It’s that time again when we get to look up and see the only place where humans live other than on Earth zipping across our skies. The International Space Station has a number of very bright passes coming up over the next few days—some at fairly family-friendly times (given it’s school holidays anyway).
For Canberra people there is a very bright, high and long pass each of the next five nights, including tonight. Anything from this table above -1.5 is quite bright (above being a larger negative number).
It’s great fun to try to catch the ISS in a photograph. Set your photo quality to the highest possible (RAW if you have it), your lens to a wide zoom, your aperture small, shutter to 30 seconds or more, prefocus on something as far away as possible and then turn autofocus off. Set your camera on a tripod pointing towards where the ISS pass will appear. Use a wired or wireless remote if you have it, otherwise set the self-timer to two seconds to give any button-pressing vibration time to settle before the shutter opens.
I also like to frame up a foreground object as long as it isn’t lit too much. Conversely, if the foreground is very dark, you can ‘paint’ it during your exposure with a second of light from a torch. Photoshop will also allow you to brighten ‘shadows’ afterwards to highlight your foreground.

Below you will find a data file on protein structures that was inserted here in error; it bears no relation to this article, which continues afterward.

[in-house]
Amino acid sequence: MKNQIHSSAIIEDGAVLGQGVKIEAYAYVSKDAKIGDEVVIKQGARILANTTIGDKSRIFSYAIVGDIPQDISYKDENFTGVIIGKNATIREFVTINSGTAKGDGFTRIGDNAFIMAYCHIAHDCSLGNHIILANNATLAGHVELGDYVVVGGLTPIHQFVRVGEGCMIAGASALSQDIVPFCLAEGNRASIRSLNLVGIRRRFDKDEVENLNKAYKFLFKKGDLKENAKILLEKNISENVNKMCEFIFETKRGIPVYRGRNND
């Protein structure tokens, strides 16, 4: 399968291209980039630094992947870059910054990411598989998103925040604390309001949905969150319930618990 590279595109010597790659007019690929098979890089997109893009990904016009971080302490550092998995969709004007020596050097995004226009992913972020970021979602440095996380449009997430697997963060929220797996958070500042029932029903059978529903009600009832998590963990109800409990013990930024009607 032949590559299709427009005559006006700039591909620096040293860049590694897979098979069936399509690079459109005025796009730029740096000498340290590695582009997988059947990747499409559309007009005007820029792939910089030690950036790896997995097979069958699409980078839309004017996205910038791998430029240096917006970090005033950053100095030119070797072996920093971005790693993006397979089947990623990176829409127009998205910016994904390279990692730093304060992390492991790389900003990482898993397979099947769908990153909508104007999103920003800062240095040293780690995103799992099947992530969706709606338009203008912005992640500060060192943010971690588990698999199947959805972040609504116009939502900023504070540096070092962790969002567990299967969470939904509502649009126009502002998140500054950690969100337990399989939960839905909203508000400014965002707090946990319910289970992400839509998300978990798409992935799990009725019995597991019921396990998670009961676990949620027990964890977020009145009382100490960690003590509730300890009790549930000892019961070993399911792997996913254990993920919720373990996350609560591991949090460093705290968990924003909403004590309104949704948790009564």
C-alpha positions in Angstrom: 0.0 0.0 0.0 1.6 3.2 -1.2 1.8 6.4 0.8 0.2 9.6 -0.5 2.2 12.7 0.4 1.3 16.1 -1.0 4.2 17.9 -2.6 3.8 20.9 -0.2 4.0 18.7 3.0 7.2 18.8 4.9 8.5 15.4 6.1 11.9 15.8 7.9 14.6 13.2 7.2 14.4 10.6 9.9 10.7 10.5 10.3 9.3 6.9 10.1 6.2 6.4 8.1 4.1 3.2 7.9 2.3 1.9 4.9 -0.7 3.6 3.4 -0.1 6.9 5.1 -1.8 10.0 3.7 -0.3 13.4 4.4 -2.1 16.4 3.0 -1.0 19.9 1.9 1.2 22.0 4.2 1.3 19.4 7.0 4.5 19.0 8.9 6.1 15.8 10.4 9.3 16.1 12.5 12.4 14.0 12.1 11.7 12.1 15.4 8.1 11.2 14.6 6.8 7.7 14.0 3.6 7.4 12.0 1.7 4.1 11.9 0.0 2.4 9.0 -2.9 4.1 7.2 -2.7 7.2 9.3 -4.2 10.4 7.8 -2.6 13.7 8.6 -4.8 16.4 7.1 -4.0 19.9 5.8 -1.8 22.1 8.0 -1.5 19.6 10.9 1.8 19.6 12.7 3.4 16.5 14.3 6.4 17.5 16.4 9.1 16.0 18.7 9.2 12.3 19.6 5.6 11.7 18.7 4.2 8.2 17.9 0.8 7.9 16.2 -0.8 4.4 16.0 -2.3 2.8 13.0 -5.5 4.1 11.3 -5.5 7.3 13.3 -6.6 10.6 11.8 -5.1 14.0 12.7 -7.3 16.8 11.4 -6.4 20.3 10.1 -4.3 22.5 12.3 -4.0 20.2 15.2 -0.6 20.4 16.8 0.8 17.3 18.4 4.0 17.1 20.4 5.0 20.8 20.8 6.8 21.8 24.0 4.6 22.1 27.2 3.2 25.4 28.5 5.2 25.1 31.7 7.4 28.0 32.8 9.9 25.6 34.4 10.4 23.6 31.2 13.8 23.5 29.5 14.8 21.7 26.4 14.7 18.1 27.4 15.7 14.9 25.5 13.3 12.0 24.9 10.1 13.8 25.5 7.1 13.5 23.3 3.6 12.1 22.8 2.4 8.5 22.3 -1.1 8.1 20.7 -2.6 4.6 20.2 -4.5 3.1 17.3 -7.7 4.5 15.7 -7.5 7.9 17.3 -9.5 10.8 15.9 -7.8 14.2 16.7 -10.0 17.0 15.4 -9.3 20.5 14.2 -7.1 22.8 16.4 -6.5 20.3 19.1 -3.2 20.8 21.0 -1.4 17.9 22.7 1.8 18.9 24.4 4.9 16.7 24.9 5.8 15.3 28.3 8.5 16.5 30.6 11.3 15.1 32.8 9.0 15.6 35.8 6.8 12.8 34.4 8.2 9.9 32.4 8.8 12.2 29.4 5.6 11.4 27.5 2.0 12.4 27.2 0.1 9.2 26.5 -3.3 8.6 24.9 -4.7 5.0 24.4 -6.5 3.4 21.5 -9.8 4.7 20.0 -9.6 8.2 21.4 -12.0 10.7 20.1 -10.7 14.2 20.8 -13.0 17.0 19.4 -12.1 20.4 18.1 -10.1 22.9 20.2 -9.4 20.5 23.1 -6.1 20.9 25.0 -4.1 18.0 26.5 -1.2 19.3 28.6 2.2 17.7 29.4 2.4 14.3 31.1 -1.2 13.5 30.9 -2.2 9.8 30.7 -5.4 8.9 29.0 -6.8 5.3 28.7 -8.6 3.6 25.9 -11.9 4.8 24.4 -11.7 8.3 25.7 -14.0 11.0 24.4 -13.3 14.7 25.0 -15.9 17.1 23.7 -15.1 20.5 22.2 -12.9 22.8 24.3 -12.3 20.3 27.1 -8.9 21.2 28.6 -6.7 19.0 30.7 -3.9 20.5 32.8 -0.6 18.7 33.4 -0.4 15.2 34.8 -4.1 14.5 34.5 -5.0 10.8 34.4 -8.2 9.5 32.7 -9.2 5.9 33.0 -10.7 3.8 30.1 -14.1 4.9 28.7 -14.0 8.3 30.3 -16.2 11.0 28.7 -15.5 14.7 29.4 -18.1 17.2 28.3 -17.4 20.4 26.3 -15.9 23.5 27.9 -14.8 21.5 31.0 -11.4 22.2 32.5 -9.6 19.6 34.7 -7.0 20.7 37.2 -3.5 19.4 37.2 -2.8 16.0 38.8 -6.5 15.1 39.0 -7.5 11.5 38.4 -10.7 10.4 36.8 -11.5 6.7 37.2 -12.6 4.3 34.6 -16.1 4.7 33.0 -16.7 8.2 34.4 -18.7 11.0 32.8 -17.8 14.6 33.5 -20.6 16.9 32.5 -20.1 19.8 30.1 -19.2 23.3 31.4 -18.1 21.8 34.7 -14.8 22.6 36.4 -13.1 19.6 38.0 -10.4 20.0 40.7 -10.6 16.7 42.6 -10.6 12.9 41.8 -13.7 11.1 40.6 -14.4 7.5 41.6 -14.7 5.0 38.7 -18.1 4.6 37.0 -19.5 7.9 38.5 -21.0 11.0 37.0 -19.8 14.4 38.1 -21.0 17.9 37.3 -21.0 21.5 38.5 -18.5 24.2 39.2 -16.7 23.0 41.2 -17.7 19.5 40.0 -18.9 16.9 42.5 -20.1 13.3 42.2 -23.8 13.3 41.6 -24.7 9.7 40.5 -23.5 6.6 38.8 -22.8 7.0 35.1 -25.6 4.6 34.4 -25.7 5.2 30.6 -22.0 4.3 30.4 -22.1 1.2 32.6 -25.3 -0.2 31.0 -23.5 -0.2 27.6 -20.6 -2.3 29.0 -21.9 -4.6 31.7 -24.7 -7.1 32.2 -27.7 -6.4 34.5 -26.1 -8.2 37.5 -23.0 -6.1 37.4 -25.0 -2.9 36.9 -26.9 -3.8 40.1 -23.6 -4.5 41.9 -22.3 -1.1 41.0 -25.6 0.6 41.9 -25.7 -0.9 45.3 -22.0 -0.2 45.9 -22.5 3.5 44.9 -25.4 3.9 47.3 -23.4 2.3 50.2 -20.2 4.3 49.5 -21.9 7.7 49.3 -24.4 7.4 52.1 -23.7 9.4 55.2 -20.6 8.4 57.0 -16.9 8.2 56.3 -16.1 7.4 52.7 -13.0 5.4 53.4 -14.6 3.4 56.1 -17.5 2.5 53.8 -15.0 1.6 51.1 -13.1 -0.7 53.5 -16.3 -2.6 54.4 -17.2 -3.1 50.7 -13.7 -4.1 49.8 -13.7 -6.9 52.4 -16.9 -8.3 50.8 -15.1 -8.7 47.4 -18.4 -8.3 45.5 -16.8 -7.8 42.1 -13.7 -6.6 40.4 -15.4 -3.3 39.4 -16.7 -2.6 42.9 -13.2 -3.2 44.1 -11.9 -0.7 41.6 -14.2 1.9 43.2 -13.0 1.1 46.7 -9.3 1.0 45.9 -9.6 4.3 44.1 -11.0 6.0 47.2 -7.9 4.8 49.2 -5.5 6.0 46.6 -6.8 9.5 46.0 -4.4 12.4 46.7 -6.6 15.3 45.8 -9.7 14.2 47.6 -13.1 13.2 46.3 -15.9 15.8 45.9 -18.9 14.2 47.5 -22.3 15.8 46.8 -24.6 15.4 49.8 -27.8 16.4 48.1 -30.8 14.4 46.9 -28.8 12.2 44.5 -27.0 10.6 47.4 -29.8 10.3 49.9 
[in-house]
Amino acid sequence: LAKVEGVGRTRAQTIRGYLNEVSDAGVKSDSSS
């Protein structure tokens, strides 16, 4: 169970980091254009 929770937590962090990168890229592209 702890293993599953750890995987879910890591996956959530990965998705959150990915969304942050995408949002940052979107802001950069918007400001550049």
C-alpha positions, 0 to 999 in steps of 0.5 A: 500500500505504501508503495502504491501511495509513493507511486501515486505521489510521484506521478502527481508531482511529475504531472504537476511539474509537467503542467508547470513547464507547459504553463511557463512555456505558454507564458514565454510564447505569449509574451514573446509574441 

To really nail down where the ISS will appear in your sky, iThing users can download the great little app ISS Spotter.
For added interest, try to catch yourself an Iridium flare. These are extremely bright but very short flashes of sunlight off the very shiny Iridium satellite telephone network satellites:
Wondering what all these brightness figures mean? As they explain on www.heavens-above.com:
The lower the value, the brighter the object, so magnitude -4 is brighter than magnitude 0, which is in turn brighter than magnitude +4. The scale is logarithmic, and a difference of 5 magnitudes means a brightness difference of exactly 100 times. Examples of magnitude values for well-known objects are:
|Sun||-26.7 (about 400,000 times brighter than full Moon!)|
|Brightest Iridium flares||-8|
|Venus (at brightest)||-4.4|
|International Space Station||-2|
|Sirius (brightest star)||-1.44|
|Limit of human eye||+6 to +7|
|Limit of 10×50 binoculars||+9|
|Limit of Hubble Space Telescope||+30|
So those flares going as bright as -7.0 should be something to see…